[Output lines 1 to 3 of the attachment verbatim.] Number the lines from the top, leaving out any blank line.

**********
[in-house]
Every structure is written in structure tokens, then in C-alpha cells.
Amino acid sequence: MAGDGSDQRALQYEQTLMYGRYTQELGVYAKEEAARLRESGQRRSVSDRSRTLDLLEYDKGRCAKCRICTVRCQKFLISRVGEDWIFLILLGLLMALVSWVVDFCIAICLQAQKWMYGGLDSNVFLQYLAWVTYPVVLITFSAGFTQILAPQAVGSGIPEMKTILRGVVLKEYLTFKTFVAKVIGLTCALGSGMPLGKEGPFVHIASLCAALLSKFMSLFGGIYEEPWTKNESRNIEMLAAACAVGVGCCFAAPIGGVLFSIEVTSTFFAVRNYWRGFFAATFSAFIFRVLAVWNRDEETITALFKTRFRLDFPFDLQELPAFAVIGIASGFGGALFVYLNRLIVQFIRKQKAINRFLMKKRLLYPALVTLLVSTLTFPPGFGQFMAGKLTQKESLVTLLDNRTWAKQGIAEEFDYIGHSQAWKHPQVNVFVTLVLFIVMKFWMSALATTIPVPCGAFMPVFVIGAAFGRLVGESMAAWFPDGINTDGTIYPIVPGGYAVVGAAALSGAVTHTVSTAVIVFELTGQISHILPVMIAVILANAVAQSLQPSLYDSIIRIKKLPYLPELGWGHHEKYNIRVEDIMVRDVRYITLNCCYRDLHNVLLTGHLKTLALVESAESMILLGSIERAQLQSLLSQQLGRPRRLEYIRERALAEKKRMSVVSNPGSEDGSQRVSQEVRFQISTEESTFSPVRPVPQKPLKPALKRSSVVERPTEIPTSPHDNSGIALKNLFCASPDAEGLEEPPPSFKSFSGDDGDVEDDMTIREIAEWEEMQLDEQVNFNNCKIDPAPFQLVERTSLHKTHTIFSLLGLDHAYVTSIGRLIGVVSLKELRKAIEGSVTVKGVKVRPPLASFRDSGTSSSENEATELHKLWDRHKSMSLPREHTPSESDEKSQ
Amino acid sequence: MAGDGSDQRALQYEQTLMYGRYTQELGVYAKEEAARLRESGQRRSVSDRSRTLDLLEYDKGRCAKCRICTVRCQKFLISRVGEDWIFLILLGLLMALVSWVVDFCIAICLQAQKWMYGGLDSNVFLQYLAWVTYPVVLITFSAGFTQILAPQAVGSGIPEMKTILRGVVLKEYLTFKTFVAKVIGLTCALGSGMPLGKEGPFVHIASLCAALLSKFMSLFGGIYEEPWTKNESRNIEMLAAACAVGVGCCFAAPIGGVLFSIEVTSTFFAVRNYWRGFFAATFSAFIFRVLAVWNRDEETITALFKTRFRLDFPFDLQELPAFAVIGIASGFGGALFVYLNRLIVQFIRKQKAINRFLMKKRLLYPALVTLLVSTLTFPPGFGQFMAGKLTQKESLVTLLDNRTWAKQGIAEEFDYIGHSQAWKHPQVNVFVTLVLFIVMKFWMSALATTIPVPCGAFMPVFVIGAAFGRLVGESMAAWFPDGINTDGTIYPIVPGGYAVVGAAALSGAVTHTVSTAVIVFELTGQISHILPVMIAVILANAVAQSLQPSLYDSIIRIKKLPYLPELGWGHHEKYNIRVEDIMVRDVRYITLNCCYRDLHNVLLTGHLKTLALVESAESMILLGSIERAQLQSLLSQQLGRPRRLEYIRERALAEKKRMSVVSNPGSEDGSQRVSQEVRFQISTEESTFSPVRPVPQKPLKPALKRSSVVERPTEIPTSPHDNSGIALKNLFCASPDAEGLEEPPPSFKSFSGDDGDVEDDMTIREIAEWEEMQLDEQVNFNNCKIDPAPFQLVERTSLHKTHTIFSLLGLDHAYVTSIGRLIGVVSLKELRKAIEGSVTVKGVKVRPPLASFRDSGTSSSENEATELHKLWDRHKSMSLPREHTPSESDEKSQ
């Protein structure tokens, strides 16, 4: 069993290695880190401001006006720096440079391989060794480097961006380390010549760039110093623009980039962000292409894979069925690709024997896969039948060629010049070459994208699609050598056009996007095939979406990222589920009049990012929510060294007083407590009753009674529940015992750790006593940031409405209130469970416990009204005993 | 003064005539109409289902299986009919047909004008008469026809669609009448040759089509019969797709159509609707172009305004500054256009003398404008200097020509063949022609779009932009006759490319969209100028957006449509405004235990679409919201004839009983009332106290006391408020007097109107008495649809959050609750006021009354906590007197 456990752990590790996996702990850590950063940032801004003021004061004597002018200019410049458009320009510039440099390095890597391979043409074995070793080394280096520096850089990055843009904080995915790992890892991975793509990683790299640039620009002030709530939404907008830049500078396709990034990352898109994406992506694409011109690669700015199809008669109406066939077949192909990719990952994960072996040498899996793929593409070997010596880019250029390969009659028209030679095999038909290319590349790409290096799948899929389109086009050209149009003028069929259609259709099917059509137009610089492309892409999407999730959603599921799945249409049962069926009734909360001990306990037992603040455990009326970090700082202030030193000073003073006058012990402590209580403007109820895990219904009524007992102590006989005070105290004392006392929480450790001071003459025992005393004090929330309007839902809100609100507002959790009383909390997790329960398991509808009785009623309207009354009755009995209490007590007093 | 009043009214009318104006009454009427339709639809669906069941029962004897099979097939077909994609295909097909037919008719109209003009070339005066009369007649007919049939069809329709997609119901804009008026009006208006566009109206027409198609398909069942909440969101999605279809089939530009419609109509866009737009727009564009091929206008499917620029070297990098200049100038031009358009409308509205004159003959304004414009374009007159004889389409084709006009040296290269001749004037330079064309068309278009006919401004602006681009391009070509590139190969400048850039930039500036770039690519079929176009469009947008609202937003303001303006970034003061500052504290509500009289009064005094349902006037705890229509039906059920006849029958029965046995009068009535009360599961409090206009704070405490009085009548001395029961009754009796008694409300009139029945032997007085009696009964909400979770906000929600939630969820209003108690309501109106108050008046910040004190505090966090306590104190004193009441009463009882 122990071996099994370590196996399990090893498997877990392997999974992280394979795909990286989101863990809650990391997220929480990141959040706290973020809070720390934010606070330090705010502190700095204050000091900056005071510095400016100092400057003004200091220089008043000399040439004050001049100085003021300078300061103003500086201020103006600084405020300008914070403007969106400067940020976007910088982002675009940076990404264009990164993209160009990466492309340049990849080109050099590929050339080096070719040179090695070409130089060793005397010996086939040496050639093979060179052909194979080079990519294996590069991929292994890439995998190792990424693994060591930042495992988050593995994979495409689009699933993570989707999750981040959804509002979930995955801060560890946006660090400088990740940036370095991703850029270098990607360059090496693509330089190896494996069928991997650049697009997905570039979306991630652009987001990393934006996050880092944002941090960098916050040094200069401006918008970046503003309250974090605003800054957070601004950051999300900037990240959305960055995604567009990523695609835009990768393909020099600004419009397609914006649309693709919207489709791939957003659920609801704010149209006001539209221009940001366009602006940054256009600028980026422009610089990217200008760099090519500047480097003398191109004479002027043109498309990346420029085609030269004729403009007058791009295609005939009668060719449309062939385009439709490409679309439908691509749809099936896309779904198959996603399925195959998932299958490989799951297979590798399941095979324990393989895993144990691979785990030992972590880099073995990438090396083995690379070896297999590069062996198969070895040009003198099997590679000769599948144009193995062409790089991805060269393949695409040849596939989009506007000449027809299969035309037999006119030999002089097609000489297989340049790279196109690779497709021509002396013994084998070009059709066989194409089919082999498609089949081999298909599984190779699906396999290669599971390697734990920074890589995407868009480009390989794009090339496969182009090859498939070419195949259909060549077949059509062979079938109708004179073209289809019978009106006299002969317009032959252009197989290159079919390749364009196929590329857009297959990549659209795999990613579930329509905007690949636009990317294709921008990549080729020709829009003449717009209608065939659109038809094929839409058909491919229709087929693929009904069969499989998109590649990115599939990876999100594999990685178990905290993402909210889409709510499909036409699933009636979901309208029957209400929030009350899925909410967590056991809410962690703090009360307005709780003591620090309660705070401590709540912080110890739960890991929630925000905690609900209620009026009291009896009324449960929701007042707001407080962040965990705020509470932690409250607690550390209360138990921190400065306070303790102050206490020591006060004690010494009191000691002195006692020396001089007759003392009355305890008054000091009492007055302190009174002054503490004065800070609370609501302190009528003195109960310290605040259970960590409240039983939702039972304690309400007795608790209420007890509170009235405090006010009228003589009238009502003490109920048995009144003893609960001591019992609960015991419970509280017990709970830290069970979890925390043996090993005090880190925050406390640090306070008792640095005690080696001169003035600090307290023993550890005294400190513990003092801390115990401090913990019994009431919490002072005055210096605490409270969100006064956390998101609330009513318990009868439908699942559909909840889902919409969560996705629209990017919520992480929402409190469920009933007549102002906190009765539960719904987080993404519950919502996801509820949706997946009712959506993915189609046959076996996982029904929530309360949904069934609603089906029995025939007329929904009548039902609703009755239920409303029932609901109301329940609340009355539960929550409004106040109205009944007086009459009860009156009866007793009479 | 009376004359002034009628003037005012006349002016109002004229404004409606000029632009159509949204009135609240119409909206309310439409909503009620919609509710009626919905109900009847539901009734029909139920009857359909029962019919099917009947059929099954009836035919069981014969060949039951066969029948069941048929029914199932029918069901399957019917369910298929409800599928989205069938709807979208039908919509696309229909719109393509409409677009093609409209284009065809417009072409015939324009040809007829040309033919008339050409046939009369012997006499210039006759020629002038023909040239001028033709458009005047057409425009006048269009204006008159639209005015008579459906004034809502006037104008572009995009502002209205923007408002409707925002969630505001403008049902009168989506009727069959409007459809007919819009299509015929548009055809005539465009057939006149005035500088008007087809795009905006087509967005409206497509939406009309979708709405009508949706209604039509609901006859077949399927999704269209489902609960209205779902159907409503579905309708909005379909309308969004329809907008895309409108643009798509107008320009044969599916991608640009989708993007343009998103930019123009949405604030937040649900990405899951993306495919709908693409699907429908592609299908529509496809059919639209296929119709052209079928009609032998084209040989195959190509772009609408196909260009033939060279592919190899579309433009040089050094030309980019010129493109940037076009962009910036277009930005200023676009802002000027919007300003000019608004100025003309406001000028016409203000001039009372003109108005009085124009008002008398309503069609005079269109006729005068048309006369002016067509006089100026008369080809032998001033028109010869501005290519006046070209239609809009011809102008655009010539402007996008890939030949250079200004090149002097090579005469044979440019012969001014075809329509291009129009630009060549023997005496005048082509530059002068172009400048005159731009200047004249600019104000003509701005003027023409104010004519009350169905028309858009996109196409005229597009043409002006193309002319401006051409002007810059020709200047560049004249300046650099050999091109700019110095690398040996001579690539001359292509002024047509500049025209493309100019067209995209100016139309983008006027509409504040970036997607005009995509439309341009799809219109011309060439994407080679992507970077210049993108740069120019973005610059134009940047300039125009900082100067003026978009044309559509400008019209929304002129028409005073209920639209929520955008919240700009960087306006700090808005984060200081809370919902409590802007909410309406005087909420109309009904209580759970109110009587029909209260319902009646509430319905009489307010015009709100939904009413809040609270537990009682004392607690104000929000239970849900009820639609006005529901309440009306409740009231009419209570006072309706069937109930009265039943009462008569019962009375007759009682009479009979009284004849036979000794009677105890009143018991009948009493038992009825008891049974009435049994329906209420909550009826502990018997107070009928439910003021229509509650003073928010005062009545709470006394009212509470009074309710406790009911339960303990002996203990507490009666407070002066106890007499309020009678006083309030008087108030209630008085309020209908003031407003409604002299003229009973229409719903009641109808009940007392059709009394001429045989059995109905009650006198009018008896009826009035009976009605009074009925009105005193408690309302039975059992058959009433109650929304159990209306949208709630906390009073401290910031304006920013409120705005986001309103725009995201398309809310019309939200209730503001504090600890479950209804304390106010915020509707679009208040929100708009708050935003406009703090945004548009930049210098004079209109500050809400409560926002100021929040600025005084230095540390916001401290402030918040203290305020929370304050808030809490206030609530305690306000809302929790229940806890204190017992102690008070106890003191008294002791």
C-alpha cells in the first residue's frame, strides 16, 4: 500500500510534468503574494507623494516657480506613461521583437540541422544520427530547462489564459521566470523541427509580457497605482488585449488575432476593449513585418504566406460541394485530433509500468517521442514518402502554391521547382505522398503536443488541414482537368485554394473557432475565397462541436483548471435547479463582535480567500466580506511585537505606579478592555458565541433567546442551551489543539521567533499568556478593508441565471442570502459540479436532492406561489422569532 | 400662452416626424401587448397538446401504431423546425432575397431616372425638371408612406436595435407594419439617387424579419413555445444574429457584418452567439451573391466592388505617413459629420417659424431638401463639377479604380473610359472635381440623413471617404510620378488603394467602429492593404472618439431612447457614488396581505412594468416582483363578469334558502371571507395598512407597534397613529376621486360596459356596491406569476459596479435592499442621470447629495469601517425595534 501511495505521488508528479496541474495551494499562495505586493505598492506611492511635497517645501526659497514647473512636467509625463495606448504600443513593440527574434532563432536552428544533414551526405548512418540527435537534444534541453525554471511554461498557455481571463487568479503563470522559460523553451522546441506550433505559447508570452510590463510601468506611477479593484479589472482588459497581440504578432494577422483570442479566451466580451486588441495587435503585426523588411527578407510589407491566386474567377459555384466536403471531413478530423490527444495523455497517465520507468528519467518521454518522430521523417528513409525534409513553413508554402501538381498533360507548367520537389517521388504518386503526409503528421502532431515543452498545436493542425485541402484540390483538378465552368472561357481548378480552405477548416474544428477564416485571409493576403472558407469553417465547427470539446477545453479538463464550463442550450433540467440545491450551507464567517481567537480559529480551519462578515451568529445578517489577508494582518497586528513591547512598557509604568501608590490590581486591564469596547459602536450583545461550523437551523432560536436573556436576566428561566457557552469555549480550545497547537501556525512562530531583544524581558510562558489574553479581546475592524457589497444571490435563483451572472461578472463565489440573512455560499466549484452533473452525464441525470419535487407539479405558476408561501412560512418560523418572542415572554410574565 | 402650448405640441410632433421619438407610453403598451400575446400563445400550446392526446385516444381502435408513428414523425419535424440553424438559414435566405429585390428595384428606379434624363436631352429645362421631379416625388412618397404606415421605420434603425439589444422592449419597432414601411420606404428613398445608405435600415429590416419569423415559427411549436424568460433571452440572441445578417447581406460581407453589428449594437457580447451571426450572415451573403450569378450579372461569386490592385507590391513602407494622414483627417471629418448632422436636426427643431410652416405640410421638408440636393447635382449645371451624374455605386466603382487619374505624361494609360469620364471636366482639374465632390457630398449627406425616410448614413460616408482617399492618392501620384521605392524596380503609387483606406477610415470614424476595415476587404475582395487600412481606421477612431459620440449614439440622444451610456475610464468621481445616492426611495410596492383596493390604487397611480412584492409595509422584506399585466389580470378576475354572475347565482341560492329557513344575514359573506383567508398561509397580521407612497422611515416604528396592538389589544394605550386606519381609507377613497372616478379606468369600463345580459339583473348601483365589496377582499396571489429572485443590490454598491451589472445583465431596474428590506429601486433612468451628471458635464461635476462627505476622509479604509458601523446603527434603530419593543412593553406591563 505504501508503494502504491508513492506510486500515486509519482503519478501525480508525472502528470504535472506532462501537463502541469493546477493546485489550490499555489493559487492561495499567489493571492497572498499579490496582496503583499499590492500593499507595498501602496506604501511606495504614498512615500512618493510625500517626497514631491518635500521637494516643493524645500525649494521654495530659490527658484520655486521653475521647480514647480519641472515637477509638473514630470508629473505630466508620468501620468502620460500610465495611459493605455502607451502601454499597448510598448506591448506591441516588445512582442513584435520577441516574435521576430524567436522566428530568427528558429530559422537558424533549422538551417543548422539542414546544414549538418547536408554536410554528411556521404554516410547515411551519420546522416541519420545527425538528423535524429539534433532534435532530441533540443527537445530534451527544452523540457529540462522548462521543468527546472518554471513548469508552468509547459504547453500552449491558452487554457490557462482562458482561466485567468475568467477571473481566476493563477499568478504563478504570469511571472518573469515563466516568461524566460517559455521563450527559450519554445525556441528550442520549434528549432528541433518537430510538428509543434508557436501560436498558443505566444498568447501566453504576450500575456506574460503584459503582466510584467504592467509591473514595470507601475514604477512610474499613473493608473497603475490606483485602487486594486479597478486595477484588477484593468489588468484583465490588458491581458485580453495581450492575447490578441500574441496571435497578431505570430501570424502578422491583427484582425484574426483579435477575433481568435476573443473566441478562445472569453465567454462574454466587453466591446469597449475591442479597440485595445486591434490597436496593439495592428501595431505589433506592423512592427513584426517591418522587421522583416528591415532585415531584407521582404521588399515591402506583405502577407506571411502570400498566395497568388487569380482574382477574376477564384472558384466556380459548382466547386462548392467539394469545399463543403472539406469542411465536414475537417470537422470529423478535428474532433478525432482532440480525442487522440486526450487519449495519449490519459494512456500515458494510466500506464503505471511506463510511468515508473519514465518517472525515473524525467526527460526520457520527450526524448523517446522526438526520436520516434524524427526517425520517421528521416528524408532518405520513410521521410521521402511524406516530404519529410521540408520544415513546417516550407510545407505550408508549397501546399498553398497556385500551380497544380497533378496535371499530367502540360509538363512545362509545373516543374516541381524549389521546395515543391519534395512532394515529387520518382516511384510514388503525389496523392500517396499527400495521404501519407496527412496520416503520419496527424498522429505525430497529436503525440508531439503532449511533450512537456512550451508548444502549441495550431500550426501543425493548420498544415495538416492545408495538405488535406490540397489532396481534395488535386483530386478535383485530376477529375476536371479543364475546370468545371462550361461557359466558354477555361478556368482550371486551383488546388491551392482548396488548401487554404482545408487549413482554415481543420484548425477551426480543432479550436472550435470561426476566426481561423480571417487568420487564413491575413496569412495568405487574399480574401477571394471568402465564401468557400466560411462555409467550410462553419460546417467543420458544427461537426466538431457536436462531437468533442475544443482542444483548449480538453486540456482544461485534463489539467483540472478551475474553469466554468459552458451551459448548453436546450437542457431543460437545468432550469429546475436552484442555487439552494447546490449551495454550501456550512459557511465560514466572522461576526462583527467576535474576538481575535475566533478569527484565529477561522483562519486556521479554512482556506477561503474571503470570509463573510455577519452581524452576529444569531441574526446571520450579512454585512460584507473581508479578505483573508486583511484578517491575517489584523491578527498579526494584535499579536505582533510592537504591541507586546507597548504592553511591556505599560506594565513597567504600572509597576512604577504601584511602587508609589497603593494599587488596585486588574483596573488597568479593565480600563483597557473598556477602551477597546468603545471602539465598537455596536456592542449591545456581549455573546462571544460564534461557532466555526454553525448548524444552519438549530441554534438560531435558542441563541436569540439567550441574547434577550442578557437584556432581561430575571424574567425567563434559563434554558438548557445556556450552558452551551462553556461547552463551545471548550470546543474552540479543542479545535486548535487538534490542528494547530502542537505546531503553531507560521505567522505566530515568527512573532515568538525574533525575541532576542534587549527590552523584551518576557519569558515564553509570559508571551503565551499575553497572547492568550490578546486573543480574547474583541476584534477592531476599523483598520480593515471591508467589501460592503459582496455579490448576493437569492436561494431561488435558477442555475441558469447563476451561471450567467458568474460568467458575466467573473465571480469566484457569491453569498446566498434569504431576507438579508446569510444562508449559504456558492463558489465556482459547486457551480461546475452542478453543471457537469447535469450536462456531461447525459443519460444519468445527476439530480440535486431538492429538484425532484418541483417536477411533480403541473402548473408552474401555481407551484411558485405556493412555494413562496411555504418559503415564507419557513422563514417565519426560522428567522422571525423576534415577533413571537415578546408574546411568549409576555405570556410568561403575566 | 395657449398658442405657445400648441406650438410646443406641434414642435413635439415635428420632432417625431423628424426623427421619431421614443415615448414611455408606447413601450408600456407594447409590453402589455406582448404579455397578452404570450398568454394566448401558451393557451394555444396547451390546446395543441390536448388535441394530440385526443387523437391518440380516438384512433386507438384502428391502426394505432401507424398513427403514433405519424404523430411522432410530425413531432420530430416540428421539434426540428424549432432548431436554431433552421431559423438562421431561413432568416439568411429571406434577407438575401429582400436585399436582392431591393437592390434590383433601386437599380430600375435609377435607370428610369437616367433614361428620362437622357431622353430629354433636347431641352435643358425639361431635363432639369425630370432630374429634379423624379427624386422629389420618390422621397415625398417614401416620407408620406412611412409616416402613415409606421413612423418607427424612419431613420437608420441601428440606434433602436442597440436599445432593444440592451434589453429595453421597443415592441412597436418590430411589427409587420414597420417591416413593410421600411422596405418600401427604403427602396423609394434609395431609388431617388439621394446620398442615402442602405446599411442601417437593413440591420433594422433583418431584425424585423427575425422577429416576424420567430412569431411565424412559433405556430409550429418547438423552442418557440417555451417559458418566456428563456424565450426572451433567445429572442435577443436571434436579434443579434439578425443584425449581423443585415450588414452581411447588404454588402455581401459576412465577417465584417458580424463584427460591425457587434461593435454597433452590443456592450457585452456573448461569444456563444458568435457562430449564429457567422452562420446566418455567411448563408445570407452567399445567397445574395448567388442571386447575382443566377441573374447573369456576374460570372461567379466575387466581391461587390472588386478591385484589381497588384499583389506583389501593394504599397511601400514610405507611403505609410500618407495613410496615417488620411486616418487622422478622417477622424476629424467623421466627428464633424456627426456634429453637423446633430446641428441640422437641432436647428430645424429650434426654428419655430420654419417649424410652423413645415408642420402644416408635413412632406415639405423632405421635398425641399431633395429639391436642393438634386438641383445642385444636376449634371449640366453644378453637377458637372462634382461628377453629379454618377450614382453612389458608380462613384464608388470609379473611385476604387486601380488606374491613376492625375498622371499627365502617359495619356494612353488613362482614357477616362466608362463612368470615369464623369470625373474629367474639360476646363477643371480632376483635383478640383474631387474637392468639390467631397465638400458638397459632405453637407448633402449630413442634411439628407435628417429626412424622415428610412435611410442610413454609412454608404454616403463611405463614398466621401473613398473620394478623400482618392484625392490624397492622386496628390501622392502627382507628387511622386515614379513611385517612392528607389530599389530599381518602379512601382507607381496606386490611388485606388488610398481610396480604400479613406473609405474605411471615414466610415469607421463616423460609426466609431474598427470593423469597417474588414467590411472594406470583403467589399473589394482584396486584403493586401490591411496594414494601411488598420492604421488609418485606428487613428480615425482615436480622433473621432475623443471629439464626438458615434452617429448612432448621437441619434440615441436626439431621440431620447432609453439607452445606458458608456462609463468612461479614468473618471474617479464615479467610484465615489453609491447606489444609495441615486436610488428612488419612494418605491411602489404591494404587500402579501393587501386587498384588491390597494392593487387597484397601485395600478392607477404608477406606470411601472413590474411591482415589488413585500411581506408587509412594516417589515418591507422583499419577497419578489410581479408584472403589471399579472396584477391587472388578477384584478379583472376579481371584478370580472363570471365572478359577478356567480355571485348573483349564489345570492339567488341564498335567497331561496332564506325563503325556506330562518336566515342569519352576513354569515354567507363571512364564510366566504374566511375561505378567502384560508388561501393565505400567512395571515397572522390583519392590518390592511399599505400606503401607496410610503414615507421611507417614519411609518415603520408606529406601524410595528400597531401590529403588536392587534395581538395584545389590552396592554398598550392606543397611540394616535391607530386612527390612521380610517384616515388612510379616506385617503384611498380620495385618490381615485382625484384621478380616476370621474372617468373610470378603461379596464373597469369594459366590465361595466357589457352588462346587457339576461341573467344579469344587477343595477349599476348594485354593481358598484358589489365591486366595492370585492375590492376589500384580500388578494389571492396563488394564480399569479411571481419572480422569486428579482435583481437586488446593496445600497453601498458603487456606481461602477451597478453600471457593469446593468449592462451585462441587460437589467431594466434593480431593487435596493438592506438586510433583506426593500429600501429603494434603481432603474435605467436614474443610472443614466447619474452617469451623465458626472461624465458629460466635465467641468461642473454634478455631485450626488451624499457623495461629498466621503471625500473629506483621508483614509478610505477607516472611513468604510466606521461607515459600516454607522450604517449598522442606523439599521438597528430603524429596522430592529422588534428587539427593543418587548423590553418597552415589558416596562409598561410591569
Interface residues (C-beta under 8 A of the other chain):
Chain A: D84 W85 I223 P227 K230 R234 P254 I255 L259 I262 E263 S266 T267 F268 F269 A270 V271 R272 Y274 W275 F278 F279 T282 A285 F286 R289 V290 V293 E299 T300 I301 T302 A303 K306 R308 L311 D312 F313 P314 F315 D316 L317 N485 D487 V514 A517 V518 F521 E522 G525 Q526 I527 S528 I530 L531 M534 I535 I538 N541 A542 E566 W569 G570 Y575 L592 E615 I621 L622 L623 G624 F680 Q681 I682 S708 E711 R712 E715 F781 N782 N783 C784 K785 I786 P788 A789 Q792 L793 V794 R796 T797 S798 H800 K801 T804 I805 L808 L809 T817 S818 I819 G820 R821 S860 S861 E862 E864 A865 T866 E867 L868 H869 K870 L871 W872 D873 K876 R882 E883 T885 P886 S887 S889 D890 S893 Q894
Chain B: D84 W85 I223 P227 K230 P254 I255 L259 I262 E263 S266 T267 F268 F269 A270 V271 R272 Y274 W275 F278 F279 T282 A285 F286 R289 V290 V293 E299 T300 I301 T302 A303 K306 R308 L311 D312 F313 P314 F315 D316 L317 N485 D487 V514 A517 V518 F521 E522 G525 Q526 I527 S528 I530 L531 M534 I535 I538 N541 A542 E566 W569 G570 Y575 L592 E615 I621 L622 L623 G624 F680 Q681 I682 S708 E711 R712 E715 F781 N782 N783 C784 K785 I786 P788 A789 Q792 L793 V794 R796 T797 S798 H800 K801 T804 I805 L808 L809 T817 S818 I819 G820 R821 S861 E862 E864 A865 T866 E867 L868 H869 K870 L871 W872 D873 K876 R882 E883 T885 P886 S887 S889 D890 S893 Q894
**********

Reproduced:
[in-house]
Every structure is written in structure tokens, then in C-alpha cells.
Amino acid sequence: MAGDGSDQRALQYEQTLMYGRYTQELGVYAKEEAARLRESGQRRSVSDRSRTLDLLEYDKGRCAKCRICTVRCQKFLISRVGEDWIFLILLGLLMALVSWVVDFCIAICLQAQKWMYGGLDSNVFLQYLAWVTYPVVLITFSAGFTQILAPQAVGSGIPEMKTILRGVVLKEYLTFKTFVAKVIGLTCALGSGMPLGKEGPFVHIASLCAALLSKFMSLFGGIYEEPWTKNESRNIEMLAAACAVGVGCCFAAPIGGVLFSIEVTSTFFAVRNYWRGFFAATFSAFIFRVLAVWNRDEETITALFKTRFRLDFPFDLQELPAFAVIGIASGFGGALFVYLNRLIVQFIRKQKAINRFLMKKRLLYPALVTLLVSTLTFPPGFGQFMAGKLTQKESLVTLLDNRTWAKQGIAEEFDYIGHSQAWKHPQVNVFVTLVLFIVMKFWMSALATTIPVPCGAFMPVFVIGAAFGRLVGESMAAWFPDGINTDGTIYPIVPGGYAVVGAAALSGAVTHTVSTAVIVFELTGQISHILPVMIAVILANAVAQSLQPSLYDSIIRIKKLPYLPELGWGHHEKYNIRVEDIMVRDVRYITLNCCYRDLHNVLLTGHLKTLALVESAESMILLGSIERAQLQSLLSQQLGRPRRLEYIRERALAEKKRMSVVSNPGSEDGSQRVSQEVRFQISTEESTFSPVRPVPQKPLKPALKRSSVVERPTEIPTSPHDNSGIALKNLFCASPDAEGLEEPPPSFKSFSGDDGDVEDDMTIREIAEWEEMQLDEQVNFNNCKIDPAPFQLVERTSLHKTHTIFSLLGLDHAYVTSIGRLIGVVSLKELRKAIEGSVTVKGVKVRPPLASFRDSGTSSSENEATELHKLWDRHKSMSLPREHTPSESDEKSQ